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State and locally run retirement systems currently manage over $3.6 trillion in public pension fund investments, most of which are held by states. Broadly, half of these assets are invested in stocks; a quarter in bonds and cash; and another quarter in what are known as alternative investments, such as private equity, hedge funds, real estate, and commodities.
Although governments and employees contribute to pension funds, investment earnings on plan assets are expected to pay for about 60 percent of promised benefits. In a bid to boost investment returns and diversify investment portfolios, public pension plans in recent decades have shifted funds away from low-risk, fixed income investments such as government and high-grade corporate bonds. During the 1980s and 1990s, plans significantly increased their reliance on stocks, also known as equities. And over the past decade, funds have increasingly turned to alternative investments to achieve investment return targets.
Greater investment in equities and alternatives can provide higher financial returns but also bring heightened volatility and risk of shortfalls. Most funds exceeded their investment return targets during the bull market of the 1990s but then suffered losses during the volatile financial markets of the 2000s—leading to higher pension costs for state and local budgets. The volatility inherent in public funds’ investment strategies can be seen in more recent results as well, with large funds posting fiscal year gains of over 12 percent in 2013 and 17 percent in 2014, but only 2 percent in 2012, 4 percent in 2015, and 1 percent in 2016.
The shift toward more complex investment vehicles has also brought higher investment fees. State funds reported paying more than $10 billion in fees and investment-related costs in 2014, which amounted to their largest expense. Those fees, as a percentage of assets, have increased by about 30 percent over the past decade, a boost closely correlated with the rising use of alternative assets, which has more than doubled since 2006. Additionally, state funds are paying billions of dollars in unreported performance fees associated with these alternative investments.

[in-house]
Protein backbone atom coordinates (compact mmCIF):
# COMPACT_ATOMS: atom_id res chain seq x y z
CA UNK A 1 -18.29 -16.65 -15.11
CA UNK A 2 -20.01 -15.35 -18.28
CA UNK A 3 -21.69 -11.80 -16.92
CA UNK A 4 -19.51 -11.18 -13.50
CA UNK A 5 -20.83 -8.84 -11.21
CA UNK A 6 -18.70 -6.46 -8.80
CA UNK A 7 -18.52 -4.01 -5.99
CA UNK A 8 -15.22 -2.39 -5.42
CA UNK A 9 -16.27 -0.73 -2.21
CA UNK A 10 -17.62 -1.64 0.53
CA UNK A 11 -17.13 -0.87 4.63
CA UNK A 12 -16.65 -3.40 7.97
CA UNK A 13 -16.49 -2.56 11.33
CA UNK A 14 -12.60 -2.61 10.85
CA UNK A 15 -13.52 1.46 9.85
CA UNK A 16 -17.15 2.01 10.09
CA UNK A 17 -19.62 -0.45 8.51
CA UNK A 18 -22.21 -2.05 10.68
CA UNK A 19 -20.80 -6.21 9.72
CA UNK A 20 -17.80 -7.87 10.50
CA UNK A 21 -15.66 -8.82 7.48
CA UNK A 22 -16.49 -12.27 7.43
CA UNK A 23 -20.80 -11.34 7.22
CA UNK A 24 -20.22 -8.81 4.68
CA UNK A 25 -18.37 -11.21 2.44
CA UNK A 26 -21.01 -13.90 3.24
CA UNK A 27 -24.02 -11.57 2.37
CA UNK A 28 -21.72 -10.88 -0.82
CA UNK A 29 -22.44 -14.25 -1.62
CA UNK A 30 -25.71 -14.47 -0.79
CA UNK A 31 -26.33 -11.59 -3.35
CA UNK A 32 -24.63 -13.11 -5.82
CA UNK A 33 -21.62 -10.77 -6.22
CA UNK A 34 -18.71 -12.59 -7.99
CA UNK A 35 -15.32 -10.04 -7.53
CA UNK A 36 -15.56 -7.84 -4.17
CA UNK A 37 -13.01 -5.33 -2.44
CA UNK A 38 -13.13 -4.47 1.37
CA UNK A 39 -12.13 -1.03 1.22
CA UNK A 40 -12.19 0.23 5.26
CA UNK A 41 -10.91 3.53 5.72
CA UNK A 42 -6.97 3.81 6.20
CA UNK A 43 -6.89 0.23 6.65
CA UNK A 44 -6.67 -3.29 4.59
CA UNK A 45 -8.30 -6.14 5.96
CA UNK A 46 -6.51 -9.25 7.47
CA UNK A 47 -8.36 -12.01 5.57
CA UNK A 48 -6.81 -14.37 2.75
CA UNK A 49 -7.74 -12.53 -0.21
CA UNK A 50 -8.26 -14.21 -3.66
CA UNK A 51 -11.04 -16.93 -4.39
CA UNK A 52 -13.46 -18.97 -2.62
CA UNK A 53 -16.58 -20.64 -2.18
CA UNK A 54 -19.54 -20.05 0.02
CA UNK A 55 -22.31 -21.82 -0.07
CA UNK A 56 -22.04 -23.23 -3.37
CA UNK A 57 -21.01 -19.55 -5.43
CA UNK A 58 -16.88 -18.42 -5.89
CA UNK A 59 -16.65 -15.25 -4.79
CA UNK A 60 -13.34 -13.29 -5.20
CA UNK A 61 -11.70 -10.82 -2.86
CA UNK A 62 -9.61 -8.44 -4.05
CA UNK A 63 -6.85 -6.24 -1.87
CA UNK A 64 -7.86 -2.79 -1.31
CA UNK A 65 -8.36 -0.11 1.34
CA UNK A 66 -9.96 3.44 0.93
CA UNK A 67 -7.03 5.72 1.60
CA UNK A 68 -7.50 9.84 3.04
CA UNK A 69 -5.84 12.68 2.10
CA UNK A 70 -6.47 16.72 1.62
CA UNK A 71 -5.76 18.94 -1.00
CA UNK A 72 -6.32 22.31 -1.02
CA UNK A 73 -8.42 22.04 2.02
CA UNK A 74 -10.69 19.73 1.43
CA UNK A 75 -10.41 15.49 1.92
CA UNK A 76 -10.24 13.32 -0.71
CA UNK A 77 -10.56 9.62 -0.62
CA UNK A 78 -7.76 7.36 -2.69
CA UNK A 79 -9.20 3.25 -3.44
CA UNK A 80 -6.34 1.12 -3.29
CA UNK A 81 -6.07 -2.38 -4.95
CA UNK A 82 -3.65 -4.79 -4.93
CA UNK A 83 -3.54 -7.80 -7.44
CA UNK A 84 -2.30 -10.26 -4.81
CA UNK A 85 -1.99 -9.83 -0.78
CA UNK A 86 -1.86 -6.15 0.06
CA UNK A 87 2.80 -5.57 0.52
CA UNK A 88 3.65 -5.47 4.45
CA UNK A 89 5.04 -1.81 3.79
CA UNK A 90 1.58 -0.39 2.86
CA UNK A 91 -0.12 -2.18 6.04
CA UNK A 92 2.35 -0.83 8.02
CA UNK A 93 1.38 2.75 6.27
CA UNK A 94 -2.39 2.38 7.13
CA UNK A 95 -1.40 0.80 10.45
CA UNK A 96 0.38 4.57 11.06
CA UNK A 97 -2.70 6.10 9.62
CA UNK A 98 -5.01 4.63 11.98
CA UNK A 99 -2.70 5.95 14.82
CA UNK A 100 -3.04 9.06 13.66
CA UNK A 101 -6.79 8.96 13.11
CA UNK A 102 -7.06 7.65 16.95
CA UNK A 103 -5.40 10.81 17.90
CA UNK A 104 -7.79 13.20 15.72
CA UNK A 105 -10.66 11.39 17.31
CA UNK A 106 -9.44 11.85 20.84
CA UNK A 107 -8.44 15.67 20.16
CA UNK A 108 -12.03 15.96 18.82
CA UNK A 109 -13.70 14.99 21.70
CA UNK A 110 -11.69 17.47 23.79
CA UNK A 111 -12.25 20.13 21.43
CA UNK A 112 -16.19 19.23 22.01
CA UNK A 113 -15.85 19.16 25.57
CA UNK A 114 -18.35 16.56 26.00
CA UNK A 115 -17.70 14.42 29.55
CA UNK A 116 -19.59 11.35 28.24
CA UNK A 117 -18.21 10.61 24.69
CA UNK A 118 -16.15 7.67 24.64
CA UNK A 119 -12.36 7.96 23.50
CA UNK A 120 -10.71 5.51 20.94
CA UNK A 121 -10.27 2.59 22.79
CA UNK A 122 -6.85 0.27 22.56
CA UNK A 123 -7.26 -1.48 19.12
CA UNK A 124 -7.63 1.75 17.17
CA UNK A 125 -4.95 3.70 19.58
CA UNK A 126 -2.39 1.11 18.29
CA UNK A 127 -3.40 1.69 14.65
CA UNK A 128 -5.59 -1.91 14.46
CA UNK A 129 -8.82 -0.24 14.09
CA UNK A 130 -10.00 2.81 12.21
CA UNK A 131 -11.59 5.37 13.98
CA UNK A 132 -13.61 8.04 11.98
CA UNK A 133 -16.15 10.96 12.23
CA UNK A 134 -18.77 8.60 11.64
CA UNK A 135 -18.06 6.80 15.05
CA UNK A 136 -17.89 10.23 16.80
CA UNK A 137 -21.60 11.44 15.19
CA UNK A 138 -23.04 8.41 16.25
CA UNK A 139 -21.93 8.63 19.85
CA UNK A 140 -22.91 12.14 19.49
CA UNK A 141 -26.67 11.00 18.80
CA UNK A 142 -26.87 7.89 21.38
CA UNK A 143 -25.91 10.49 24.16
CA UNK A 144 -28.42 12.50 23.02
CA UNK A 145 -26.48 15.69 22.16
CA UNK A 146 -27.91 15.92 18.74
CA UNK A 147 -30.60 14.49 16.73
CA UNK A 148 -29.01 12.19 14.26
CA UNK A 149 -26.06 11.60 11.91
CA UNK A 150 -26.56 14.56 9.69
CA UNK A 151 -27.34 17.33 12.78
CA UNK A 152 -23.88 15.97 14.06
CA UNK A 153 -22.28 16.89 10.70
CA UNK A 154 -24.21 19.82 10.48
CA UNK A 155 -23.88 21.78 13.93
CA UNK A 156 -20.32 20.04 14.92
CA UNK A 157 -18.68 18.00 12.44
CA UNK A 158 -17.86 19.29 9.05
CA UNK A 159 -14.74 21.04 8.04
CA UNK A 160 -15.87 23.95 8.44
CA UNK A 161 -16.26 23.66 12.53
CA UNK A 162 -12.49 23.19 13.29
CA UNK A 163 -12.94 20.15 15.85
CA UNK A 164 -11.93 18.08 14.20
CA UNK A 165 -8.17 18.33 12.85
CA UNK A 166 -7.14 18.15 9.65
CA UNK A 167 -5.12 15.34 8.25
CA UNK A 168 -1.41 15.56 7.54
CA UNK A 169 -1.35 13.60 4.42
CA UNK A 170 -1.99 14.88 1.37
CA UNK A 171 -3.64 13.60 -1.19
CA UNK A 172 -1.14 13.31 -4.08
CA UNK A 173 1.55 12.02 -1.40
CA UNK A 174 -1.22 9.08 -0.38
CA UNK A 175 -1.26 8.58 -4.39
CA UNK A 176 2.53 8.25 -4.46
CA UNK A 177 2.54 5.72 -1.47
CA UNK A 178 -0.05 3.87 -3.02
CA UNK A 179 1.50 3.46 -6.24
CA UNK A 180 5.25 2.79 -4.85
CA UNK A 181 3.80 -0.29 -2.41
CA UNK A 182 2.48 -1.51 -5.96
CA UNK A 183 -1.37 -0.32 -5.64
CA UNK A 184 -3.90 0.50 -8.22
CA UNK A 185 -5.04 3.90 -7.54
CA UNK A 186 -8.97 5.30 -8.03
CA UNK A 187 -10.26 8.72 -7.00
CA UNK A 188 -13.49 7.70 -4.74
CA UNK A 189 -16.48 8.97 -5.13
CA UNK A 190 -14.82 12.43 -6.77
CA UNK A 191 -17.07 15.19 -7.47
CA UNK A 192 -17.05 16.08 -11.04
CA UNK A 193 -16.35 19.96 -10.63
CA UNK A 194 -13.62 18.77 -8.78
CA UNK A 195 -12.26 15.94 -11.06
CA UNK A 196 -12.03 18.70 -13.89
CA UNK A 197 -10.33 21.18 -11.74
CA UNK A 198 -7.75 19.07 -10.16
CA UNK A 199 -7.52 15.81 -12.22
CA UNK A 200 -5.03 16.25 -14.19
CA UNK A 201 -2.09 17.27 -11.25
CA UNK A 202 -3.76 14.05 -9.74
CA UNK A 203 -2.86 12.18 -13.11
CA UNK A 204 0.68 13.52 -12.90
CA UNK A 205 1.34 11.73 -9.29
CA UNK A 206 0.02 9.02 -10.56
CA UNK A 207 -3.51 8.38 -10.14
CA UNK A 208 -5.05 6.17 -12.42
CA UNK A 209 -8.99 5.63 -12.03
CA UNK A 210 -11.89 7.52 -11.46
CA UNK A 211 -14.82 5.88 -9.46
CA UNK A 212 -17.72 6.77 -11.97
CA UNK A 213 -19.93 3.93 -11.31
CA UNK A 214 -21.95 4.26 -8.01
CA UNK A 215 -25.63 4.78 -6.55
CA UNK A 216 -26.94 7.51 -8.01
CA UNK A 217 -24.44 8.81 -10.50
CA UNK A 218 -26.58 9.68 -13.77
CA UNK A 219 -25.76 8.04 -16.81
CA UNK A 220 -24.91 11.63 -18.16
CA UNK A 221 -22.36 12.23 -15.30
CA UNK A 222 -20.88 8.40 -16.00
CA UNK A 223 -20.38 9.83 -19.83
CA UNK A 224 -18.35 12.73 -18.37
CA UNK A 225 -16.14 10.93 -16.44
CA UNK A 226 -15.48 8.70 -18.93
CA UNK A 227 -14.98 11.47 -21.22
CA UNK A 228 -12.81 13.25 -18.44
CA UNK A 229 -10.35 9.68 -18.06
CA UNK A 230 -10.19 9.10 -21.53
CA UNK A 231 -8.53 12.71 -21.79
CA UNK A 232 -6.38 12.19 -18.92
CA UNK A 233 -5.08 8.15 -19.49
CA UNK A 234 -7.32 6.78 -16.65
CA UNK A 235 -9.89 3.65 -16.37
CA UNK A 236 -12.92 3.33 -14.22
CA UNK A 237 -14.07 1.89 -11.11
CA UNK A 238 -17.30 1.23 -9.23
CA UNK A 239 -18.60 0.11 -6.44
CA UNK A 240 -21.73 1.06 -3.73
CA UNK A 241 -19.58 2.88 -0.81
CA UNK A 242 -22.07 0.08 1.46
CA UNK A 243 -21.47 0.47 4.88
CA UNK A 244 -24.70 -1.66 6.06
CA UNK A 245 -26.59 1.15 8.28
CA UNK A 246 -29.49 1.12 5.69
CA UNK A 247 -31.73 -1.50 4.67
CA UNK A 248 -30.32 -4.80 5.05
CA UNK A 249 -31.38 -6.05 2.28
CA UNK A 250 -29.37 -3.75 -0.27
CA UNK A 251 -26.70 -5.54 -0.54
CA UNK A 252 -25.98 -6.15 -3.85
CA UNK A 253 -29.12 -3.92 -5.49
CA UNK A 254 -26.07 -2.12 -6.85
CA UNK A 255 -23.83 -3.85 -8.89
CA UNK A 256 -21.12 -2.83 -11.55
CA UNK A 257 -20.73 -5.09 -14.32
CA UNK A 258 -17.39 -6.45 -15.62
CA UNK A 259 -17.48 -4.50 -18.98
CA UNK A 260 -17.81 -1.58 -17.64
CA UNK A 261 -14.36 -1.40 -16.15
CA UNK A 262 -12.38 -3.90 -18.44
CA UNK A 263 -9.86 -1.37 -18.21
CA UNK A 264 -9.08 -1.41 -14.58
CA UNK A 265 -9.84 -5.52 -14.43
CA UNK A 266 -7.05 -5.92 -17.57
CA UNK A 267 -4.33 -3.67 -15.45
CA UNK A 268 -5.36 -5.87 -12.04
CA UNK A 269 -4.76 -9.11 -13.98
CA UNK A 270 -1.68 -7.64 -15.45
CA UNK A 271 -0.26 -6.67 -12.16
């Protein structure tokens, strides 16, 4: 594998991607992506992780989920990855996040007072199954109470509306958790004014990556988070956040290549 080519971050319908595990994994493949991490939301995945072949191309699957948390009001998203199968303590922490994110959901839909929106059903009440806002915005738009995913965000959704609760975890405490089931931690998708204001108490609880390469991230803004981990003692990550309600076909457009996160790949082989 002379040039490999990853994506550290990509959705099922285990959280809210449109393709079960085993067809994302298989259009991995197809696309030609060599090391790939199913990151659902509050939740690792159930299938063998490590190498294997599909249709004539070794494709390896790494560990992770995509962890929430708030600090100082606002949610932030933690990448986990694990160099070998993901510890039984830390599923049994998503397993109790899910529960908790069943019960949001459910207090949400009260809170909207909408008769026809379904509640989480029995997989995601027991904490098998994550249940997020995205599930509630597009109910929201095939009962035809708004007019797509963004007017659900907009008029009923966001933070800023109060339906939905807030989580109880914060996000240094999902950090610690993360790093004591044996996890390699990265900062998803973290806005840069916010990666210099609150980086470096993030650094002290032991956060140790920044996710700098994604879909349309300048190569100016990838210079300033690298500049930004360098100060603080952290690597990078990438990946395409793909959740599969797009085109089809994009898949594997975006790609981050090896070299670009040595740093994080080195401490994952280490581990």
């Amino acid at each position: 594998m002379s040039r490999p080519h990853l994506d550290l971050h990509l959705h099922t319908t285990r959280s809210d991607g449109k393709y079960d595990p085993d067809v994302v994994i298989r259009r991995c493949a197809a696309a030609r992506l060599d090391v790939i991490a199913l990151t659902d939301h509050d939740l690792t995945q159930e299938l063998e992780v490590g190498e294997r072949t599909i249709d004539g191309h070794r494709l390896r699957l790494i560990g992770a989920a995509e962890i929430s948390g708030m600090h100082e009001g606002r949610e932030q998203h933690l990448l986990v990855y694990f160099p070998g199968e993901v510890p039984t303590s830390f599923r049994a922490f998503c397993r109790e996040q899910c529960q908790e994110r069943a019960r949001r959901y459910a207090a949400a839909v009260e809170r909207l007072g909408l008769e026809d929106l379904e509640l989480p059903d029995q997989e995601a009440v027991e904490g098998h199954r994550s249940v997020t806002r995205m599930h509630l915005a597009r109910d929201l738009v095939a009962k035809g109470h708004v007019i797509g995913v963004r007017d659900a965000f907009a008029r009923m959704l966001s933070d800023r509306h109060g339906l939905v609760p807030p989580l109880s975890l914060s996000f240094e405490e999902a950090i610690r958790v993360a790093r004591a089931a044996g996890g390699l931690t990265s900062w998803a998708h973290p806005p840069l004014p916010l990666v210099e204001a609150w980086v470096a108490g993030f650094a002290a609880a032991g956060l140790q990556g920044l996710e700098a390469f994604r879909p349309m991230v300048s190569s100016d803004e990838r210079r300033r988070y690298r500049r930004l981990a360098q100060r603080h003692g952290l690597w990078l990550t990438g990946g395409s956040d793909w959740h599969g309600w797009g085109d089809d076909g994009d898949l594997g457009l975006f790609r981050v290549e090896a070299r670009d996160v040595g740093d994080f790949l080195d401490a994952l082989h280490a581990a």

Accounting and disclosure practices also vary widely among pension plans and have not kept pace with increasingly complex investments and fee structures, underscoring the need for additional public information on plan performance and attention to the effects of investment fees on plan health. Full and accurate reporting of asset allocation, performance, and fee details is essential to determining public pension plans’ ability to pay promised retirement benefits. With more than $3.6 trillion in assets—and the retirement security of 19 million current and former state and local employees at stake—sound and transparent investment strategies are critical.
Research on U.S. public pension investments published in 2014 by The Pew Charitable Trusts highlighted the long-term shift toward stocks and more recent increases in the use of alternative investments. This report provides updated information on asset allocation, performance, and reporting practices for all 50 states and looks deeper at the use of alternative investments by public pension funds. Specifically, this report finds:
To examine these changing investment practices across the 50 states, The Pew Charitable Trusts used three sources covering the 73 largest state-sponsored pension funds, which collectively have assets under management of over $2.8 trillion (about 95 percent of all state pension fund investments):
Together, these data sets provide a 60-year picture of aggregate investment trends and a detailed look at investment practices from 2006 to 2014 across the vast majority of state public pension funds.
Three main types of investments are discussed in this report:
The glossary at the end of the report includes a more complete list of definitions; the appendix includes a detailed explanation of the common types of alternative investments.
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